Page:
You should know after all science has created that "we don't know" doesn't mean "it's impossible" nor does it mean "this isn't the right method"
  • Not quite (Score:4, Interesting)

    by ceoyoyo (59147) on Monday January 21, 2013 @06:53PM (#42652311)

    A technology editor at MIT Technology Review says Kurzweil's approach may be fatally flawed based on a conversation he had with an MIT AI researcher.

    From the brief actual quotes in the article it sounds like the MIT researcher is suggesting Kurzweil's suggestion, in a book he wrote, for building a human level AI might have some issues. My impression is that the MIT researcher is suggesting you can't build an actual human level AI without more cause-and-effect type learning, as opposed to just feeding it stuff you can find on the Internet.

    I think he's probably right... you can't have an AI that knows about things like cause and effect unless you give it that sort of data, which you probably can't get from strip mining the Internet. However, I doubt Google cares.

  • by MichaelSmith (789609) on Monday January 21, 2013 @07:05PM (#42652395) Homepage Journal

    My wife is putting our son through these horrible cram school things. Kumon and others. I was so glad when he found ways to cheat, now his marks are better, he gets yelled at less and he actually learned something.

  • Re:Ah! (Score:3, Interesting)

    by durrr (1316311) on Monday January 21, 2013 @07:11PM (#42652441)

    The chinese room is the dumbest fucking thought experiment in the history of the universy. Also, Penrose is a fucking retard when it comes to consciousness.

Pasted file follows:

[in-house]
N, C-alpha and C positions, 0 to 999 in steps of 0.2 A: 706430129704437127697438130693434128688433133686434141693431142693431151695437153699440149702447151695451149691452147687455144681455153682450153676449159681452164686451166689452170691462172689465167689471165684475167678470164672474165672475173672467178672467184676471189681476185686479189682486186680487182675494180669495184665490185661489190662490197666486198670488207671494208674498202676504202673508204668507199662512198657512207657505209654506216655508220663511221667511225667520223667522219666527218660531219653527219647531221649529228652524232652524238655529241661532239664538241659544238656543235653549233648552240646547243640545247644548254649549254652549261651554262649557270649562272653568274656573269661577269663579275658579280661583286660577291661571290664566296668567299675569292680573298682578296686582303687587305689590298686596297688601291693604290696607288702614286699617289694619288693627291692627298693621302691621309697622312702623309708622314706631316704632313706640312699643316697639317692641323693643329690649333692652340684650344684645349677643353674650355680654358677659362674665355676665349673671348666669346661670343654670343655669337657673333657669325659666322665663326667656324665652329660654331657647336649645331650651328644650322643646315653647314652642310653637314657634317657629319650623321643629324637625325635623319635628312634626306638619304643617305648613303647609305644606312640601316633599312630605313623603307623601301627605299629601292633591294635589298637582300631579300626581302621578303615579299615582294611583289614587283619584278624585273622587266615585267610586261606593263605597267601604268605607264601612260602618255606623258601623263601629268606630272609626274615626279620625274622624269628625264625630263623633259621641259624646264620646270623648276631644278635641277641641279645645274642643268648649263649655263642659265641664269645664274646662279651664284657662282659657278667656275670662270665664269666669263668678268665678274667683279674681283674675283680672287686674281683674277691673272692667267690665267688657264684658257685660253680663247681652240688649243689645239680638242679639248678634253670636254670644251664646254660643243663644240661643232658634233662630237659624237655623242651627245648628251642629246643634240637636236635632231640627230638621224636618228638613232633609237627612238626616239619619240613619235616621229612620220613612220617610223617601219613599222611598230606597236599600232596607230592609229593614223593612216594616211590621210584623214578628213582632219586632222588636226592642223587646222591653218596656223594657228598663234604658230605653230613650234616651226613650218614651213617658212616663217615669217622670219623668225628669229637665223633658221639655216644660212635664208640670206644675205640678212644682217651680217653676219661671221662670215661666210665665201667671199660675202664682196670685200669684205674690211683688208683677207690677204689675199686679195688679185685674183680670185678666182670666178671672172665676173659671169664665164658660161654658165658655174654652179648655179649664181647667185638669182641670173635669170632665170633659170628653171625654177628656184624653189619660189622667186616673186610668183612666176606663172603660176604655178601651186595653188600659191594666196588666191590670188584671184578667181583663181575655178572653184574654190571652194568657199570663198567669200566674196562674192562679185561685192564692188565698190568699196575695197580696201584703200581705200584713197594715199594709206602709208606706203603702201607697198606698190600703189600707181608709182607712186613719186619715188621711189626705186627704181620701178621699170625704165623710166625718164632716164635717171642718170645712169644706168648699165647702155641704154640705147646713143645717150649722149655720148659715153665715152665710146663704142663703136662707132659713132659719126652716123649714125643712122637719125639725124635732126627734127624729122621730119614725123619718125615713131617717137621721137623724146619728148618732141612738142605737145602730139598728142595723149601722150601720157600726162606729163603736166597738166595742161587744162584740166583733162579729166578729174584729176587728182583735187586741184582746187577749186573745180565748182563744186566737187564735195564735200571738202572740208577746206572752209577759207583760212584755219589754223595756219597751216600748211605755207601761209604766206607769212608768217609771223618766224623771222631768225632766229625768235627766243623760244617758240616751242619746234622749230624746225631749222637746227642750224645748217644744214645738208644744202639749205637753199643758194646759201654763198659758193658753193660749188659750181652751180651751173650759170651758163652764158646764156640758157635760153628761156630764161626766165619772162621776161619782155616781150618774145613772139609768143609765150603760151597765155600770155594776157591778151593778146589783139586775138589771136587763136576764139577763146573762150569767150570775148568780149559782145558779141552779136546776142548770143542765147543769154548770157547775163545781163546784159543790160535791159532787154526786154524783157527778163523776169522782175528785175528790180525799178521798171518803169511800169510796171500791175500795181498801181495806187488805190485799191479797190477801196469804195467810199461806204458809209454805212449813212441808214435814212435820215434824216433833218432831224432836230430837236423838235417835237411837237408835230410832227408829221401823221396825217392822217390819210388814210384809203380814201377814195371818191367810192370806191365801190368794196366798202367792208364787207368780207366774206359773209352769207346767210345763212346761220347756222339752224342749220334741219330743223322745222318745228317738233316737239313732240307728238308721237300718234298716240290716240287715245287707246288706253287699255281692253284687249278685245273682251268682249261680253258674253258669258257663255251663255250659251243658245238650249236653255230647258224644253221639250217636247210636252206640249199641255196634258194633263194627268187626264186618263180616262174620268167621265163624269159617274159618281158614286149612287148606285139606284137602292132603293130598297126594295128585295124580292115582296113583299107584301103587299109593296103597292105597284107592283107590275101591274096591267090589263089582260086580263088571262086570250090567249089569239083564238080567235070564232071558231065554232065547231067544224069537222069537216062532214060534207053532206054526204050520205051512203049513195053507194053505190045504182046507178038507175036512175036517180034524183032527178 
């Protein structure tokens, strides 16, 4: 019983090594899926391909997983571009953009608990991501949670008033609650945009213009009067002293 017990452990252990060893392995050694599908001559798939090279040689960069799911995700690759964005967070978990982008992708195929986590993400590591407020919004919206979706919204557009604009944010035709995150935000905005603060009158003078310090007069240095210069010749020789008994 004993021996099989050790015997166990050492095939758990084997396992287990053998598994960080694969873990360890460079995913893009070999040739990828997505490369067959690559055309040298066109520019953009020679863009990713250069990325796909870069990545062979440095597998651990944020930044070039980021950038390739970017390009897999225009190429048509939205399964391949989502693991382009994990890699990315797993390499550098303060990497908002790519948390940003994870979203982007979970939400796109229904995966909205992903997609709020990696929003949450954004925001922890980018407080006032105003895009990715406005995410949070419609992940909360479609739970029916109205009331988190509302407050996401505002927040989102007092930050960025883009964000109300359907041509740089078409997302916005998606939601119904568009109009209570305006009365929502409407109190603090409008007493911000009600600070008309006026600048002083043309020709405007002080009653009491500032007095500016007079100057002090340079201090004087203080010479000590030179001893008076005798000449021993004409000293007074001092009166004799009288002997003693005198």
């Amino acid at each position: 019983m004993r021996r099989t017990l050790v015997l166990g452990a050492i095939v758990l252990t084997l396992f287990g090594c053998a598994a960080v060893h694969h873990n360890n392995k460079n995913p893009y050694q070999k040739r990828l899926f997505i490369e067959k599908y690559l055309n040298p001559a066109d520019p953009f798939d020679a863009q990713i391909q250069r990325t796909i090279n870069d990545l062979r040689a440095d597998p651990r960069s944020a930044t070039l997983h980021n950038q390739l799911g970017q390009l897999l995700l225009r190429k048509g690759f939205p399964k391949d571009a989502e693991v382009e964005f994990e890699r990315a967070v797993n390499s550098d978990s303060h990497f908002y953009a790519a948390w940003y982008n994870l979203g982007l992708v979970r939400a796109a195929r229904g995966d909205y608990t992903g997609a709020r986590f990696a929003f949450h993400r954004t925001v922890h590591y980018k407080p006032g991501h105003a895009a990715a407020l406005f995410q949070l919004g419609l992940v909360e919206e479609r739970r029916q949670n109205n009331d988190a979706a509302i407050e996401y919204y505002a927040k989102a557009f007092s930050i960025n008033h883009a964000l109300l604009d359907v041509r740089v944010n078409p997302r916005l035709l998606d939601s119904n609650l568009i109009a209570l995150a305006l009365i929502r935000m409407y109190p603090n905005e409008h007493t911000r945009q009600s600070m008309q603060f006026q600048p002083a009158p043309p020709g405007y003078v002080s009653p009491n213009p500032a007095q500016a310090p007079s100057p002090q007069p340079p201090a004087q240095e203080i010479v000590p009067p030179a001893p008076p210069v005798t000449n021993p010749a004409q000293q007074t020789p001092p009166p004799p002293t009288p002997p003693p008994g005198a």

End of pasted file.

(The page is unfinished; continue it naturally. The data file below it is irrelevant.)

Now, having put the abrasive comments aside(without bothering about the critique of the aforementioned atrocities: the internet and googles provides a much better job of the fine details regarding that than any post here will ever make)

    SOooooo, back to the topic at hand: Boris Katz forgets a very important detail: A lifetime of experience to a computer cluster with several thousand cores, and several billion Hz of operational frequency, per core, can be passed in a very short time. Now I'm not saying it is guaranteed to work, or to provide any viable resource but I'm saying it's not unfeasible.

    I'm however also not particularly excited about Kurrzweil; he's a good introduction, but the presentation he gives is a bit too shallow and oriented towards laymen(a good method to spread the idea, but a bad one to refine it or get good critique)

  • Re:Bad approach. (Score:2, Interesting)

    by Anonymous Coward on Monday January 21, 2013 @07:11PM (#42652443)

    We know from fMRI that "free will" does not exist and that "thoughts" are the brain's mechanism for justifying past actions whilst modifying the logic to reduce errors in future